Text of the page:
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Cinnabar-red polypore can grow p to 14 centimetres in size and those pictured here are some of the larger specimens.  They grow all year and some will produce spores in the second and third years.  This fungus is not edible.

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Meadowvale Conservation Area is full of interesting historical artifacts for those who like to look for such things in the area in which they are hiking.  Many of these are associated with the Silverthorne Grist Mill which we covered in detail in a previous blog. The Guelph Radial Line has left only a few clues to the former right of way as it passed through the GTA.  A ghostly set of piers that cross the old mill pond in Limehouse is one example of interesting place to visit.

Google Maps Link: Meadowvale Conservation Area

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Humber Grove – Ghost Towns of the GTA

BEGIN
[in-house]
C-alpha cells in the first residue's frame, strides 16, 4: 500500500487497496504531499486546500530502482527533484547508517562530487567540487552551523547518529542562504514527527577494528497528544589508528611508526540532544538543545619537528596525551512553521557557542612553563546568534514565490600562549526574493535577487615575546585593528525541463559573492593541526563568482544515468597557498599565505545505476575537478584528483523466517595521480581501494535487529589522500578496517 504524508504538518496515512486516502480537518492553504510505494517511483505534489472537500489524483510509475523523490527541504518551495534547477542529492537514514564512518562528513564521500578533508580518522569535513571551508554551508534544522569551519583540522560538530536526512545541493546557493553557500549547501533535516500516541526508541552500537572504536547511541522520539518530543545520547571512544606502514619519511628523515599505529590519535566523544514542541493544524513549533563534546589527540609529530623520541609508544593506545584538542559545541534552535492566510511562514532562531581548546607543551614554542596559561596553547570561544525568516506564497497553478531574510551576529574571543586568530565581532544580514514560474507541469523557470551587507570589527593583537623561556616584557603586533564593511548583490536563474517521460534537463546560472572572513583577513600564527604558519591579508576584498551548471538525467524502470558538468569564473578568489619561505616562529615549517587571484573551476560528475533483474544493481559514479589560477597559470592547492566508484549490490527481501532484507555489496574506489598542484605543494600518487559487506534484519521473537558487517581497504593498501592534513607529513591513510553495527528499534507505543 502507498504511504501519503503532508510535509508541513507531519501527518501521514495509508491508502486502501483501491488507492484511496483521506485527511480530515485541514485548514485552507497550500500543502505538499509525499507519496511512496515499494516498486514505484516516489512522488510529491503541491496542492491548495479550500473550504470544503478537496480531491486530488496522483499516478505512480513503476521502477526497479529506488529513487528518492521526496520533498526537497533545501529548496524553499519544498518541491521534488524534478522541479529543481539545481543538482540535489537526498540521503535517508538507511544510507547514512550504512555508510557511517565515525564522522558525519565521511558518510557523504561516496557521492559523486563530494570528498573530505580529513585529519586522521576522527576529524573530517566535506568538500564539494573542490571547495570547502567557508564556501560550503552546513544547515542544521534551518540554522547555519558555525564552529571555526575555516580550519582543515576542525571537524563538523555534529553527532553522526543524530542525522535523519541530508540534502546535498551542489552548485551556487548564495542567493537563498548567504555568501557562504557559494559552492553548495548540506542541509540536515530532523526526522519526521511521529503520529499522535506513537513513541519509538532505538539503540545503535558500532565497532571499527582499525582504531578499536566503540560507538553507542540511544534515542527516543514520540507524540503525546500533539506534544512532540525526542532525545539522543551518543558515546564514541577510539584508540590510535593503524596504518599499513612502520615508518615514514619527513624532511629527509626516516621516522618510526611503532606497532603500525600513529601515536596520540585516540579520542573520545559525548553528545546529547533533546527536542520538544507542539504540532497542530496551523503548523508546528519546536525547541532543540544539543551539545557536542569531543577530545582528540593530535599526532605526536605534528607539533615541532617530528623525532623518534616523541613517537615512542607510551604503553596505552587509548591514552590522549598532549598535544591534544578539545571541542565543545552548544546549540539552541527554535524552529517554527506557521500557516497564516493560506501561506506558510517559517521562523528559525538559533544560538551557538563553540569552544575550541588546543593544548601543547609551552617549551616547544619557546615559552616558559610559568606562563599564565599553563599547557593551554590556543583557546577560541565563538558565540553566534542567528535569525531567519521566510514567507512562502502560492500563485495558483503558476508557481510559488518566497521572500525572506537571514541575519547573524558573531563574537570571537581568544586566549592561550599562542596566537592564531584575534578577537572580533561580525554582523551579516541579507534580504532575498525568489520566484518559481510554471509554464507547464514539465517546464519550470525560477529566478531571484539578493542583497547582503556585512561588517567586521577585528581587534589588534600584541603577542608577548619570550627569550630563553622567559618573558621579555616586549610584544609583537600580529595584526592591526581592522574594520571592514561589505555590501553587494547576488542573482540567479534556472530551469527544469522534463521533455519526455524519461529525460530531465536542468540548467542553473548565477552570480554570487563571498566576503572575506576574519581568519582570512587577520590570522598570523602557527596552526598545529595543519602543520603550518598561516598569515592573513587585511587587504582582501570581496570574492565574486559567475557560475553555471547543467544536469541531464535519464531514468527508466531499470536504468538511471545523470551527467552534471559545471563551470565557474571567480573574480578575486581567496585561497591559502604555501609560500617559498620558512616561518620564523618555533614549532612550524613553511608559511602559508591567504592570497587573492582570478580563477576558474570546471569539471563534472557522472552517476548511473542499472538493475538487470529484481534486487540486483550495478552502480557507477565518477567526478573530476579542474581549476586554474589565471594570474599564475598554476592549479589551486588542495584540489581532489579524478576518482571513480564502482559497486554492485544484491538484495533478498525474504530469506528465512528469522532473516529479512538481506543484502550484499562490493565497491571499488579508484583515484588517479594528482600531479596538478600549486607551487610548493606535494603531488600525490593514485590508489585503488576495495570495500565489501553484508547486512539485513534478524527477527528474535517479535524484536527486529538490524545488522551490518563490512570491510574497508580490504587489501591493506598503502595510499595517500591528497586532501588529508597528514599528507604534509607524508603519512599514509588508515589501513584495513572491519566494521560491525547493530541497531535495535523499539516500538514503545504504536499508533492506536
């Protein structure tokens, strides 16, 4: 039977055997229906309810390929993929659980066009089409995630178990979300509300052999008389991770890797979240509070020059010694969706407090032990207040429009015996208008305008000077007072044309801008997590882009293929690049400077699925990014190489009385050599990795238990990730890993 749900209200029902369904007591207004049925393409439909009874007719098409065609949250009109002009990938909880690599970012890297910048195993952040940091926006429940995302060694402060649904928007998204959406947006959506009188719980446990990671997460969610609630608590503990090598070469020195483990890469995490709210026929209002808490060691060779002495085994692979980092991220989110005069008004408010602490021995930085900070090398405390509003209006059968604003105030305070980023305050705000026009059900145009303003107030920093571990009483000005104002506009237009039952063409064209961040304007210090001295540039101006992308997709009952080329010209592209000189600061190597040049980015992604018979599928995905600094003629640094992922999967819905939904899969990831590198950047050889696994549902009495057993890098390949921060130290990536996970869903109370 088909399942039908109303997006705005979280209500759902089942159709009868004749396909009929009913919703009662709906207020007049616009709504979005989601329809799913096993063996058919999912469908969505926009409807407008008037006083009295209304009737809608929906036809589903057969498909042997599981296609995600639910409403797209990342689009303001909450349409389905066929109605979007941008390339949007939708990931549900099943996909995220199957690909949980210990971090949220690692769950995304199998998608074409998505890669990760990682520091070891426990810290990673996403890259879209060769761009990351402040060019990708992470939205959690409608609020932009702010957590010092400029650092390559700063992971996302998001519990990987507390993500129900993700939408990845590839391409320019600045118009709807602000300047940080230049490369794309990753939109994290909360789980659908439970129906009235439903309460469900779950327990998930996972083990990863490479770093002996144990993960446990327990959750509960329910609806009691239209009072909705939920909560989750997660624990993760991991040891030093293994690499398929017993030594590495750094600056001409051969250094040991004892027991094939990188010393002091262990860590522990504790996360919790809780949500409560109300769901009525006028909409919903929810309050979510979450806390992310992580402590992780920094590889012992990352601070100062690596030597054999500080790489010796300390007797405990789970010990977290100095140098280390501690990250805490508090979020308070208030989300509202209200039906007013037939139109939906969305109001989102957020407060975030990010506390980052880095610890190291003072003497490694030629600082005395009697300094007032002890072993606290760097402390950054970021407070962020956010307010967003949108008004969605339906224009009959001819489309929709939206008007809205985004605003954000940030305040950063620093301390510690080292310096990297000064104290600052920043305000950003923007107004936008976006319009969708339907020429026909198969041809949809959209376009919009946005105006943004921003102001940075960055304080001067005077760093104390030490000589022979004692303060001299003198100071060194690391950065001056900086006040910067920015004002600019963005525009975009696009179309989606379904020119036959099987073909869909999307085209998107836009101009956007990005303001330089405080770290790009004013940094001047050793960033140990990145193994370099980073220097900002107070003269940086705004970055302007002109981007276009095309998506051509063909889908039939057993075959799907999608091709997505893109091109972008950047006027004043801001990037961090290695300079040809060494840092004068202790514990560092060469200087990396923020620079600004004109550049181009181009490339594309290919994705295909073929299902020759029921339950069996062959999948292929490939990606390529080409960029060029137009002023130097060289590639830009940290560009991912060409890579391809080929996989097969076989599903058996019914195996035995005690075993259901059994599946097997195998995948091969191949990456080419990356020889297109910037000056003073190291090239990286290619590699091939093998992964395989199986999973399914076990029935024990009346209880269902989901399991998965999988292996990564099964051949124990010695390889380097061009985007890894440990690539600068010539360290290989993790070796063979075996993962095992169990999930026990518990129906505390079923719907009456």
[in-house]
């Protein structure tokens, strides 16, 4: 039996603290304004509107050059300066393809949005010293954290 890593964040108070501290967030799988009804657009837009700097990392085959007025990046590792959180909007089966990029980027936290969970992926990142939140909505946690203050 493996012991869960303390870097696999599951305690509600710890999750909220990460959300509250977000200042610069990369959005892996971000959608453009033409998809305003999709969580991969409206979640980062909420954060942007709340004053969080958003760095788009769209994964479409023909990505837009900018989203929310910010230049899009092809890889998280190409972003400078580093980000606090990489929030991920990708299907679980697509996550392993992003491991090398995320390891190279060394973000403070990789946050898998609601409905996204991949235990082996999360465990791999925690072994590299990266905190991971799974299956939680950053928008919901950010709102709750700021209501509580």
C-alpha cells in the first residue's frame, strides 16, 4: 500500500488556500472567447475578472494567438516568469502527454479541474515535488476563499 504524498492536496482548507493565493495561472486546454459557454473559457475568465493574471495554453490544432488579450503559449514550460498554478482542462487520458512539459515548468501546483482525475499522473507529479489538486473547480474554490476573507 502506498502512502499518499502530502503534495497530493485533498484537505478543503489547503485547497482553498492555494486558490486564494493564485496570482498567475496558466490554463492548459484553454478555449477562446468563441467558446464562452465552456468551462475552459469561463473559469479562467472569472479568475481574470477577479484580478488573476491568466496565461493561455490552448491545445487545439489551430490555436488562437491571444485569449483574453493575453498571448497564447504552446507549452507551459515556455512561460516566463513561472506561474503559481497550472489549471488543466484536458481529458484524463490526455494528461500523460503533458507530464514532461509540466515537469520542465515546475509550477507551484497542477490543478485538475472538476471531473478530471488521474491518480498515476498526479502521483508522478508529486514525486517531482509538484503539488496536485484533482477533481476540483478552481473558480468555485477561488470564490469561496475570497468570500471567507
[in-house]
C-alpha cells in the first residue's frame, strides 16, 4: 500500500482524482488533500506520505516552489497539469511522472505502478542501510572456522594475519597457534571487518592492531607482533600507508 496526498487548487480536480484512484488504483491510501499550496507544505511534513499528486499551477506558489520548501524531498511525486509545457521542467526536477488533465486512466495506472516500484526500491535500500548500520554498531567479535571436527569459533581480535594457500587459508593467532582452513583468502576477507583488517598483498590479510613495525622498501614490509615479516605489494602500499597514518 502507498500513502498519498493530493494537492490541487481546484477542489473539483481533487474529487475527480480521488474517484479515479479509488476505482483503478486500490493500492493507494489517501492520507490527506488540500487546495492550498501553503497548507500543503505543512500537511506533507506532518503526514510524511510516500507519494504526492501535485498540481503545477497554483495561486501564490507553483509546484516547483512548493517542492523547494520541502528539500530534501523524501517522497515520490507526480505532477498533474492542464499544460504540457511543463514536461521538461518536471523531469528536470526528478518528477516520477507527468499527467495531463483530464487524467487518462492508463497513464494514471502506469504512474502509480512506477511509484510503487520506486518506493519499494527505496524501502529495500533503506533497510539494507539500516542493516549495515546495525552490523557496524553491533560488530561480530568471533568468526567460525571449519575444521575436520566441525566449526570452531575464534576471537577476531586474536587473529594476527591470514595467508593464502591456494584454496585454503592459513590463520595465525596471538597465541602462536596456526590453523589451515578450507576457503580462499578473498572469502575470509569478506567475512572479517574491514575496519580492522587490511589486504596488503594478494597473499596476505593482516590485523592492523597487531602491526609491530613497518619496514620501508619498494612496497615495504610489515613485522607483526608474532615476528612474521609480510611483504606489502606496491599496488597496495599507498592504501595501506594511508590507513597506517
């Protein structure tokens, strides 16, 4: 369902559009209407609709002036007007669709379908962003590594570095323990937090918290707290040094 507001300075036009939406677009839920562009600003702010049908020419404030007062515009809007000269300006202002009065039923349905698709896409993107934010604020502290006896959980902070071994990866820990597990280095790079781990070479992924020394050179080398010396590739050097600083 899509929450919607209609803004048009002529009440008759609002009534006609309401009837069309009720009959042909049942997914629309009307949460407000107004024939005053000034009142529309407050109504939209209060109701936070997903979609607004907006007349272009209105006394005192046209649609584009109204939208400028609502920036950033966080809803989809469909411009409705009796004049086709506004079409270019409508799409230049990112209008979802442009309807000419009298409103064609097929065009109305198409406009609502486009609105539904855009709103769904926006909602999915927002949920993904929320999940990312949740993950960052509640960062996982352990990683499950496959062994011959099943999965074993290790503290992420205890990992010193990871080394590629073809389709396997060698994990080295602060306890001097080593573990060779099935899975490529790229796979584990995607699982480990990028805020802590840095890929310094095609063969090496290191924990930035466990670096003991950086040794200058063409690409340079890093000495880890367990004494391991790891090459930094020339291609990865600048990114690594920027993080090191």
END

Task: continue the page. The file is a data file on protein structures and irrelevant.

Saturday, October 21, 2017

The remains of a ghost town lie along the Humber River on Duffy’s Lane just north of Bolton.  The property of George Elliot on the county atlas below was in the Elliot family from 1855 until 1929.  During this time a few homes were built along Duffy’s Lane with views of the river.  Only two are shown at the time the atlas was drawn in 1877.  By 1909 there were half a dozen homes with a small community forming around the bridge over the river.  In 1929 the 100-acre half lot was sold to Bertram Realty Company who planned to capitalize on the quiet setting along the river.  They divided the land into small parcels and started selling them for cottages.  People began to buy the lots and build on them and by the early 1950’s there were enough children support the construction of a new school at the corner of King Road and Duffy’s Lane.